Monday, October 2, 2017

5 Faves: Expository Nonfiction Recommended by Betsy Bird

Five? Just five?  Do you really expect that I can whittle down all the nonfiction written for kids in this world to just a dinky five titles?  It doesn’t even help if I limit those titles to 2017 books.  I still have too many to decide between!  Ah well.  With my objections firmly in place, here are five 2017 titles that could be safely deemed expository and also “delightful” “informative” and “nonfiction gateway drugs” on top of that.

Grand Canyon by Jason Chin (Roaring Brook/Macmillan, 2017)
Chin has mastered the art of creating books that look as though they are works of narrative nonfiction, while maintaining a text that is strictly expositional. In his latest work he delves deep into the history of America’s most famous canyon, digging up some surprising details about the land along the way.

The Hidden Life of a Toad by Doug Wechsler (Charlesbridge, 2017)
Think you know everything there is to know about toads? Think again. Even Wechsler himself discovered new facts about these surprisingly fascinating creatures as he photographed and documented their life cycle. The simple text is just an extra-added bonus.

How Many Guinea Pigs Can Fit On a Plane? Answers to Your Most Clever Math Questions by Laura Overdeck (Feiwel and Friends/Macmillan, 2017)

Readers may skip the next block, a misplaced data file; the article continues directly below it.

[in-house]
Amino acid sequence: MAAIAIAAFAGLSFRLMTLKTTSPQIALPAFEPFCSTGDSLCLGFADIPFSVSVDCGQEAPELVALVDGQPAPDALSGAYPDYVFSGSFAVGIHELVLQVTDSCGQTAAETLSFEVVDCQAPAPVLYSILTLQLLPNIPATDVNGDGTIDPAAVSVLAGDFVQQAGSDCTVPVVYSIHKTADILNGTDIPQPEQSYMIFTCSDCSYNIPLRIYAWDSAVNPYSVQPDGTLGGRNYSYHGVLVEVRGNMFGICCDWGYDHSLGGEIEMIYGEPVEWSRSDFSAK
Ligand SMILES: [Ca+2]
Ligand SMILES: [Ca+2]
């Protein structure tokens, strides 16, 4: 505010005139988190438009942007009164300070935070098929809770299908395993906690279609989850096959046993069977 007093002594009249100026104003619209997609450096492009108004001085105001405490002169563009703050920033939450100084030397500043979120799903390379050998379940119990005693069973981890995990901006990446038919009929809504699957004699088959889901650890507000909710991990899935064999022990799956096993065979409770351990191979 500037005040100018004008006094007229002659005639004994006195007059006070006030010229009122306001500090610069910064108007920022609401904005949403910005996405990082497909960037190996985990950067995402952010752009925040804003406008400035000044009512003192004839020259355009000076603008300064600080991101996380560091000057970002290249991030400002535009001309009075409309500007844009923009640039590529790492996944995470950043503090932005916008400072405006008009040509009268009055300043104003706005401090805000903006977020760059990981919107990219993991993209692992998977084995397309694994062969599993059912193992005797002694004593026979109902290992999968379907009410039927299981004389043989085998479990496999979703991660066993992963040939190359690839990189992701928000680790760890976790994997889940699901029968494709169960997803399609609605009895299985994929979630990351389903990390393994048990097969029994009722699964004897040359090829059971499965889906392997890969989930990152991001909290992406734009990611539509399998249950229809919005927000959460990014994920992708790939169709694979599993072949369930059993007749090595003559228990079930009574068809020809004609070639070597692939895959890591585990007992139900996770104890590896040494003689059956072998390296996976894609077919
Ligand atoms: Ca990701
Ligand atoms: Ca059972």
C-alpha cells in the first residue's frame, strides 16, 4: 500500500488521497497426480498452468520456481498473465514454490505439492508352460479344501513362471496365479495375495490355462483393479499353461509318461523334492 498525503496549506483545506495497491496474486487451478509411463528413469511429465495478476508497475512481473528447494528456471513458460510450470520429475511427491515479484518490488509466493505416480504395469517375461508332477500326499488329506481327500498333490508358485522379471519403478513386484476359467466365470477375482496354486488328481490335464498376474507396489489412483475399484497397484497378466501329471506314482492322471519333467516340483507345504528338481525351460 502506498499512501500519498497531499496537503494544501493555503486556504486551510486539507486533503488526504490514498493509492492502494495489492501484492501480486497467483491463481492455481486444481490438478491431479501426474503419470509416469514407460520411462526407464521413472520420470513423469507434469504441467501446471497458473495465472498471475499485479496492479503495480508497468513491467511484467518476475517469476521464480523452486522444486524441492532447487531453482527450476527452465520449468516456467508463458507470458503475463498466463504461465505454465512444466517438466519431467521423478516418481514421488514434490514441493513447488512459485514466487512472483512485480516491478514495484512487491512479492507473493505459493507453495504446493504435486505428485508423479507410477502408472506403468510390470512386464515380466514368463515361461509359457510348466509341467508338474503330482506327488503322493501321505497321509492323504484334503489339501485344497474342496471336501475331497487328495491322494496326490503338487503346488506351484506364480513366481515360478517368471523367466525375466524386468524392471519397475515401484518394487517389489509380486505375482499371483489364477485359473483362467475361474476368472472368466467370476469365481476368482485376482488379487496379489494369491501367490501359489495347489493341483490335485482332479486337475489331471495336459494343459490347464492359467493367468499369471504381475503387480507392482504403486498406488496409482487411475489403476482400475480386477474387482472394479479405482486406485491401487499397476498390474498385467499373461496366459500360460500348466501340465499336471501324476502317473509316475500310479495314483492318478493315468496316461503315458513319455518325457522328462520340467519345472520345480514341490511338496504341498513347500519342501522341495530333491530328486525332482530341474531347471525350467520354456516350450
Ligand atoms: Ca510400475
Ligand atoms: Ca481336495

I always like to work at least one math book onto these lists, and Overdeck’s latest is nothing but a sheer delight. How do you calculate the number of raindrops it would take to fill a glass or the amount of gum it would take to stick you to the wall? Let Overdeck’s enthusiasm for math lure in those kids with a head for numbers.

If Sharks Disappeared by Lily Williams (Roaring Brook/Macmillan, 2017)
In a recent news article, a fisherman in the Galapagos was caught with 6,600 sharks. But that’s not a problem, right? Aren’t sharks horrid? Lily Williams explains precisely what would happen to the ocean’s ecosystem if every shark was to disappear. Let’s just say it’s a very smart way to drill home their importance in the world.

Spot the Mistake: Lands of Long Ago by Amanda Wood and Mike Jolley, ill. Frances Castle (Wide Eyed, 2017)
Kids love spotting mistakes in books. Now let’s look at a series of pictures from the past. Can readers find all the anachronistic details? Each one contains a multitude of facts (and some contain real surprises). One of the cleverer ways to get kids informed about history.

Betsy Bird is the Collection Development Manager of Evanston Public Library. Betsy currently writes for the Fuse #8 Production blog hosted at School Library Journal. She reviews regularly for Kirkus and is the author of such books as WILD THINGS: ACTS OF MISCHIEF IN CHILDREN'S LITERATURE (which she co-wrote with Julie Danielson and Peter Sieruta) and she edited the recent middle grade anthology FUNNY GIRL: FUNNIEST. STORIES. EVER. You can find Betsy on Twitter at @FuseEight or on her children's book podcase Fuse 8 n' Kate.

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